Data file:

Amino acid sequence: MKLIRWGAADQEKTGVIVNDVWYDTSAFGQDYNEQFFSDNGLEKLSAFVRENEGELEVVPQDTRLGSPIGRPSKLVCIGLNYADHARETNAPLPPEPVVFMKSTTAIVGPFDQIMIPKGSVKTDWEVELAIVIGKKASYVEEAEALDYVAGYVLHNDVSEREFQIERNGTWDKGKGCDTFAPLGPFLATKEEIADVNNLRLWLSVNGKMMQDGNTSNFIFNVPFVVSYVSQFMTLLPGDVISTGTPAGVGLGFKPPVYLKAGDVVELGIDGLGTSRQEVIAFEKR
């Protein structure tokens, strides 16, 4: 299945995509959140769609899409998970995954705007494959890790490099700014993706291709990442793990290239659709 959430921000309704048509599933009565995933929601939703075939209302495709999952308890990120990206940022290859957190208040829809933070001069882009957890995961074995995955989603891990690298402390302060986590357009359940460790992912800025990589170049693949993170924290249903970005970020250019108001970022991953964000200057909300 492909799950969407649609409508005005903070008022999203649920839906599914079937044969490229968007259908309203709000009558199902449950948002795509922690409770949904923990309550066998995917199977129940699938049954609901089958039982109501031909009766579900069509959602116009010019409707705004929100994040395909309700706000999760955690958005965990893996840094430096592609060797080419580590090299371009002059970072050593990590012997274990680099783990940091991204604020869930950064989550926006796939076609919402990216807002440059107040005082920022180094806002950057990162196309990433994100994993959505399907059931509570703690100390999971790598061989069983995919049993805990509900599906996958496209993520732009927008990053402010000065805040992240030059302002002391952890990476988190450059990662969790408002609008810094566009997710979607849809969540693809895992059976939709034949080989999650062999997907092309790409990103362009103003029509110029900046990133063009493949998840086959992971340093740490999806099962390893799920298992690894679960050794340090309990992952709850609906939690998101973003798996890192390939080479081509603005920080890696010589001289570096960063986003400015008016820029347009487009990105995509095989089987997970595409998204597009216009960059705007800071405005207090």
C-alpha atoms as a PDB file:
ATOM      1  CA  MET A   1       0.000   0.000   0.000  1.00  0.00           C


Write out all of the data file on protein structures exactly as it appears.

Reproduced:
Amino acid sequence: MKLIRWGAADQEKTGVIVNDVWYDTSAFGQDYNEQFFSDNGLEKLSAFVRENEGELEVVPQDTRLGSPIGRPSKLVCIGLNYADHARETNAPLPPEPVVFMKSTTAIVGPFDQIMIPKGSVKTDWEVELAIVIGKKASYVEEAEALDYVAGYVLHNDVSEREFQIERNGTWDKGKGCDTFAPLGPFLATKEEIADVNNLRLWLSVNGKMMQDGNTSNFIFNVPFVVSYVSQFMTLLPGDVISTGTPAGVGLGFKPPVYLKAGDVVELGIDGLGTSRQEVIAFEKR
């Protein structure tokens, strides 16, 4: 299945995509959140769609899409998970995954705007494959890790490099700014993706291709990442793990290239659709 959430921000309704048509599933009565995933929601939703075939209302495709999952308890990120990206940022290859957190208040829809933070001069882009957890995961074995995955989603891990690298402390302060986590357009359940460790992912800025990589170049693949993170924290249903970005970020250019108001970022991953964000200057909300 492909799950969407649609409508005005903070008022999203649920839906599914079937044969490229968007259908309203709000009558199902449950948002795509922690409770949904923990309550066998995917199977129940699938049954609901089958039982109501031909009766579900069509959602116009010019409707705004929100994040395909309700706000999760955690958005965990893996840094430096592609060797080419580590090299371009002059970072050593990590012997274990680099783990940091991204604020869930950064989550926006796939076609919402990216807002440059107040005082920022180094806002950057990162196309990433994100994993959505399907059931509570703690100390999971790598061989069983995919049993805990509900599906996958496209993520732009927008990053402010000065805040992240030059302002002391952890990476988190450059990662969790408002609008810094566009997710979607849809969540693809895992059976939709034949080989999650062999997907092309790409990103362009103003029509110029900046990133063009493949998840086959992971340093740490999806099962390893799920298992690894679960050794340090309990992952709850609906939690998101973003798996890192390939080479081509603005920080890696010589001289570096960063986003400015008016820029347009487009990105995509095989089987997970595409998204597009216009960059705007800071405005207090």
C-alpha atoms as a PDB file:
ATOM      1  CA  MET A   1       0.000   0.000   0.000  1.00  0.00           C